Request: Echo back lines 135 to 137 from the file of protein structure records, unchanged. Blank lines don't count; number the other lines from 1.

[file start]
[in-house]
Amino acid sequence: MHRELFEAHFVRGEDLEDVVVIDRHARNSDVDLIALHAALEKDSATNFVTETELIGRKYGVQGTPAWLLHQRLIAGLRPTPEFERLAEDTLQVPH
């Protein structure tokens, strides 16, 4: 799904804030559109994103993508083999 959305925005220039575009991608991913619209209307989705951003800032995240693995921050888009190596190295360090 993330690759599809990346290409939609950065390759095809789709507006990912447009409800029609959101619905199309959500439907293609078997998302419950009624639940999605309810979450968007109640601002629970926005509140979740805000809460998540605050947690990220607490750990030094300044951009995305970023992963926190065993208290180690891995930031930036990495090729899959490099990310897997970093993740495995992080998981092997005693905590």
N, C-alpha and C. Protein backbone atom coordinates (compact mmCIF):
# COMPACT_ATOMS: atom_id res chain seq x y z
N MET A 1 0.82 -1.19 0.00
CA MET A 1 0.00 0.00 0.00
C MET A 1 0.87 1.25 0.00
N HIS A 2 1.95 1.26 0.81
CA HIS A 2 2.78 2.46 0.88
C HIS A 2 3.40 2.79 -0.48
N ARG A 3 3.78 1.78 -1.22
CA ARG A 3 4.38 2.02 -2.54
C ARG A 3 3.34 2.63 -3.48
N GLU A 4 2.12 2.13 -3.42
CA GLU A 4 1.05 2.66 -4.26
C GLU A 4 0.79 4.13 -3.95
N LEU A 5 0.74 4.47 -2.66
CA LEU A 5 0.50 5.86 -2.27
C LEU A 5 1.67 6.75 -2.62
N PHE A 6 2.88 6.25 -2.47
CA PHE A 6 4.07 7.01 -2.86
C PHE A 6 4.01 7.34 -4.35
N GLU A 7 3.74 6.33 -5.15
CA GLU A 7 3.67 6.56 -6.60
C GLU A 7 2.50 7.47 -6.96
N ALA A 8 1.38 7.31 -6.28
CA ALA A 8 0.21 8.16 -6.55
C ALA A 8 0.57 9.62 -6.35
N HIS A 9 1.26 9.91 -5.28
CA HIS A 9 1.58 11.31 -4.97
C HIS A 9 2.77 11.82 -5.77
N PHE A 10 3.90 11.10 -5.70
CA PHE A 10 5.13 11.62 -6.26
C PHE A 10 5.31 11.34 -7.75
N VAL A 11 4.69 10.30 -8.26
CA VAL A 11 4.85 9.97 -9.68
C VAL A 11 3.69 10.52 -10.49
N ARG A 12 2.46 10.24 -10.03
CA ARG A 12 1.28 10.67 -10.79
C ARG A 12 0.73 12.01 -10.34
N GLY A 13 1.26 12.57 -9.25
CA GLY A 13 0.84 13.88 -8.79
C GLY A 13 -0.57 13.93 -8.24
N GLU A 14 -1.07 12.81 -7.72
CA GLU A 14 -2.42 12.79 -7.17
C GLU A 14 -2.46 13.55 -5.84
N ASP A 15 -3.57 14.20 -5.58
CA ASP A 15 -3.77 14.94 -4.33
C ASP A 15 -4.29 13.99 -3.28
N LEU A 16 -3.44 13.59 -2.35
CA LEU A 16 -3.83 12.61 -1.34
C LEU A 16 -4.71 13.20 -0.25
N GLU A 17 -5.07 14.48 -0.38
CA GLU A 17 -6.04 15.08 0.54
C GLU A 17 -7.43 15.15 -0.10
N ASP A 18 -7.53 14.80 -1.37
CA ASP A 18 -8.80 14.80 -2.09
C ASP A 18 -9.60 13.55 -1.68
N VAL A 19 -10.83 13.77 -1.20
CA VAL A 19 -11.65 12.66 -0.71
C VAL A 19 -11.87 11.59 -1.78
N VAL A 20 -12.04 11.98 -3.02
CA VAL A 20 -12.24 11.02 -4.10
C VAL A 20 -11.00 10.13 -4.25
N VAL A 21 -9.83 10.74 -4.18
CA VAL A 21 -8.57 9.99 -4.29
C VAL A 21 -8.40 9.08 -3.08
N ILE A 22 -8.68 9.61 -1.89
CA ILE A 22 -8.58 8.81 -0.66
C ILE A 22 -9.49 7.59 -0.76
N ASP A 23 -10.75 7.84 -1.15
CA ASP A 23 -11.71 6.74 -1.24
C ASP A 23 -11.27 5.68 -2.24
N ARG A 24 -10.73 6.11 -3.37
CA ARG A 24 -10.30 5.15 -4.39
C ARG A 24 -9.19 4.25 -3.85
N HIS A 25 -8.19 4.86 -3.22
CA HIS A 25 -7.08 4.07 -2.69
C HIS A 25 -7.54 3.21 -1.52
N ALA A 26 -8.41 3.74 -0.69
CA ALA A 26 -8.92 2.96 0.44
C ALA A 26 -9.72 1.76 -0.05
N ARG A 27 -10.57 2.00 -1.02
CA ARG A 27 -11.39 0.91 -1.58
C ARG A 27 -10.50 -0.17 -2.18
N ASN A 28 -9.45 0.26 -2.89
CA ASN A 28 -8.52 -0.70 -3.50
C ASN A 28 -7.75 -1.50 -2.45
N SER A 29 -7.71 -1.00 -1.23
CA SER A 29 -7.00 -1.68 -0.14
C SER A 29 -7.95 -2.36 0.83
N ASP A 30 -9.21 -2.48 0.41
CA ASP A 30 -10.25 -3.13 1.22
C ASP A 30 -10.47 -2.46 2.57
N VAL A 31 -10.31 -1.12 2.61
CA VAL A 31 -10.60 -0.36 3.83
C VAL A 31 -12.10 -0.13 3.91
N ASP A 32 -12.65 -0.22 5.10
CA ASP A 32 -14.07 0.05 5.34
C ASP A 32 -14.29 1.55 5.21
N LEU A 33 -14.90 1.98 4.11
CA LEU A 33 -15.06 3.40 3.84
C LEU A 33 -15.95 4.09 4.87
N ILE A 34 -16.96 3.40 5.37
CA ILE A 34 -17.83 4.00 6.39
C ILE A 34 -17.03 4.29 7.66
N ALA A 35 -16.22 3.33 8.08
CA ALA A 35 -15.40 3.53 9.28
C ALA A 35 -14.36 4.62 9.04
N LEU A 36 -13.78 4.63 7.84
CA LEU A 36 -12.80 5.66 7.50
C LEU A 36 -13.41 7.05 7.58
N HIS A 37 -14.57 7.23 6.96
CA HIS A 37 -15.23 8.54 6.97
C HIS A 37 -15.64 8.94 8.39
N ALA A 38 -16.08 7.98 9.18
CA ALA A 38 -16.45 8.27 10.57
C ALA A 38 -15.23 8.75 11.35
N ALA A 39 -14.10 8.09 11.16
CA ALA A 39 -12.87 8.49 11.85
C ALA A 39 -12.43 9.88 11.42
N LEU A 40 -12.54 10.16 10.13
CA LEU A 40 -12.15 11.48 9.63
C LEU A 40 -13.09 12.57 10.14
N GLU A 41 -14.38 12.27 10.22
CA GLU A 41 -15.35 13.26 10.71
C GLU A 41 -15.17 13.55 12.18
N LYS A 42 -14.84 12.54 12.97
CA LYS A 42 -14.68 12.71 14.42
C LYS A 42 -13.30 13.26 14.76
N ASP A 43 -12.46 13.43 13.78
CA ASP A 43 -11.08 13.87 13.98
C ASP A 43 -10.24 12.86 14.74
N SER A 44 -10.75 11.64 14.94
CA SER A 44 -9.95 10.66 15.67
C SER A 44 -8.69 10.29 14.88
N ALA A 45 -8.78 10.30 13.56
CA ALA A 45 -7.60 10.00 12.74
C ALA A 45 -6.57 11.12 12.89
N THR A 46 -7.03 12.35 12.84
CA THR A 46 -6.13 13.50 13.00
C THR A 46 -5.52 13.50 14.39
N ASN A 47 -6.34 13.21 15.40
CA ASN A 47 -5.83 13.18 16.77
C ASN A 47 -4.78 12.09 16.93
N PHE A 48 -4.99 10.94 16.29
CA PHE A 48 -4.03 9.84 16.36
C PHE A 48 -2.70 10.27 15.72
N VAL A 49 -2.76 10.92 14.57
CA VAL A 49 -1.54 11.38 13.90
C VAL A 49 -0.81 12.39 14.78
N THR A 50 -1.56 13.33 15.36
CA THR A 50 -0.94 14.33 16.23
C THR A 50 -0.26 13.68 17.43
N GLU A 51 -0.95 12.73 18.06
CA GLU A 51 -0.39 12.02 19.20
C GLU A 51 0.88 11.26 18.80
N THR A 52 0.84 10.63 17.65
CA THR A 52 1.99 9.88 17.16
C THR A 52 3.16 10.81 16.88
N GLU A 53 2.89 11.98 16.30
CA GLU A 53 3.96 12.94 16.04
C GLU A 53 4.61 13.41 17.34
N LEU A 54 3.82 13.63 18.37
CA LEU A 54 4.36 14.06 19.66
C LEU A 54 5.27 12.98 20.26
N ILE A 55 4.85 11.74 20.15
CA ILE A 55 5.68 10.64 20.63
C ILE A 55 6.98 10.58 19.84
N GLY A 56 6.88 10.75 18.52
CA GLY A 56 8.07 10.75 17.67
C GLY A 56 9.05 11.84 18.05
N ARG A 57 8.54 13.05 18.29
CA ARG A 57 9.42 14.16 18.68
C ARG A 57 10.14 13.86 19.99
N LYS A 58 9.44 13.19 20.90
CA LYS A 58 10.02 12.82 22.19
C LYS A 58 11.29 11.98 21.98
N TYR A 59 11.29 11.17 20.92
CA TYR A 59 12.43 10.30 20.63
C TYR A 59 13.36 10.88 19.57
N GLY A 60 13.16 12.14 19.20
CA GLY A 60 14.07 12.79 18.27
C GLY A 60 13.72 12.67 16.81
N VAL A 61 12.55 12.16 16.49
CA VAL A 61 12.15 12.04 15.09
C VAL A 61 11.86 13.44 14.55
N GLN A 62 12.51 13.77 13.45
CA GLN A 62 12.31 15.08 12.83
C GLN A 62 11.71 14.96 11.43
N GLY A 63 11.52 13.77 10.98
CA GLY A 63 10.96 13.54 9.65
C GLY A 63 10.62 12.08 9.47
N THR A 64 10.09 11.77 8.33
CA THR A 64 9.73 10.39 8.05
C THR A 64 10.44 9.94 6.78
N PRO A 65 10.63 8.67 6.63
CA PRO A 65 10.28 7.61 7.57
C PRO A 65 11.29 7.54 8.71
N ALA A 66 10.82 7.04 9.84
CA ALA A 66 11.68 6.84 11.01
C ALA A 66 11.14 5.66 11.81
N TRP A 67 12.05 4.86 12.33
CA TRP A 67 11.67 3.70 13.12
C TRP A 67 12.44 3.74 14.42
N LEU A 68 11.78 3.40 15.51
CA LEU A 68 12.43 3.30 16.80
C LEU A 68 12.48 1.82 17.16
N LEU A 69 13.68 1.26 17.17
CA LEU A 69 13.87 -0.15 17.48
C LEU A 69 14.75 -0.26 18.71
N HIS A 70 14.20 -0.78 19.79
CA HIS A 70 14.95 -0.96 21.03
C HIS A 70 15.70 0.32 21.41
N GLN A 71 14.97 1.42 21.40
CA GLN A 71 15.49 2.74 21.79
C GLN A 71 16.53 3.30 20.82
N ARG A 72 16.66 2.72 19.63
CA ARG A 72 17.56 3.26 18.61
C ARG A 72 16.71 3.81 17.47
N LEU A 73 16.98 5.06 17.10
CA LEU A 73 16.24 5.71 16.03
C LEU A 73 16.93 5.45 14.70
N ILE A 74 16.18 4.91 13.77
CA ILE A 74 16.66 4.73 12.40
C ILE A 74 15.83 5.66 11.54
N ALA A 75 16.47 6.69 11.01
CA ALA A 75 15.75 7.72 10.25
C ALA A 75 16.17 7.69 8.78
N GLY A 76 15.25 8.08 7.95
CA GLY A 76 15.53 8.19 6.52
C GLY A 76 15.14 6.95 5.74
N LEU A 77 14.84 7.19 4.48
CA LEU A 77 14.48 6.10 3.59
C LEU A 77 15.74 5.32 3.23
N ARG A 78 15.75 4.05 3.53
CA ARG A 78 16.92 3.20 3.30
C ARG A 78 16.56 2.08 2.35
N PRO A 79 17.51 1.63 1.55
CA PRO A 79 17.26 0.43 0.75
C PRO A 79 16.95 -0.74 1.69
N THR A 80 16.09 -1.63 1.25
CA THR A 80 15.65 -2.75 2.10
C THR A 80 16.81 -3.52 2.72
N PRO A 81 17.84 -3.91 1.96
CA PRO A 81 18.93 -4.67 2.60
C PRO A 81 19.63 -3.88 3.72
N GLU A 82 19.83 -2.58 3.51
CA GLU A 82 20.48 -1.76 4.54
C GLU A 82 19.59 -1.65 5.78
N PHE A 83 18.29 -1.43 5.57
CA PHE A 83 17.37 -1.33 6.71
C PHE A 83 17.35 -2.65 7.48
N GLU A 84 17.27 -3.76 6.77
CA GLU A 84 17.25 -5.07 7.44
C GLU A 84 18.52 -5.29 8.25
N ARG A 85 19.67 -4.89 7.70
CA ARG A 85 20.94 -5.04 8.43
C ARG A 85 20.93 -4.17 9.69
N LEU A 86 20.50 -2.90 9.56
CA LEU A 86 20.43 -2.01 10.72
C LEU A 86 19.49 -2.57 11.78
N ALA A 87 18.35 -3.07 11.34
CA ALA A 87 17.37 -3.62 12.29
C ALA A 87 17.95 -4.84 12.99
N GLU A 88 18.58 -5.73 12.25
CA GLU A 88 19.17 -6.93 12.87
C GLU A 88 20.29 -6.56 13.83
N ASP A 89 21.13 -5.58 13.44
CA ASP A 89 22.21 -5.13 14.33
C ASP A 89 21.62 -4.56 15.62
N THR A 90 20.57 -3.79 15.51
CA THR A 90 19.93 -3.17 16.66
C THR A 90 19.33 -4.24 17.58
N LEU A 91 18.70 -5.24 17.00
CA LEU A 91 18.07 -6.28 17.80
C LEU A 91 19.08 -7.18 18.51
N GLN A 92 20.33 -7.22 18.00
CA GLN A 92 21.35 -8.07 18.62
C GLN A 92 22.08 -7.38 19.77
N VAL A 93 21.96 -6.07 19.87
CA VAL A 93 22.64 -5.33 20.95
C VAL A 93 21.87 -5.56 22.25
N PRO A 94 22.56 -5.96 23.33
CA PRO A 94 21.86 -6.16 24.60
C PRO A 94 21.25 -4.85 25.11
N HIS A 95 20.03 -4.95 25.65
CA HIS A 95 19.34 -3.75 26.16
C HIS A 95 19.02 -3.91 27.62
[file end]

N SER A 44 -10.75 11.64 14.94
CA SER A 44 -9.95 10.66 15.67
C SER A 44 -8.69 10.29 14.88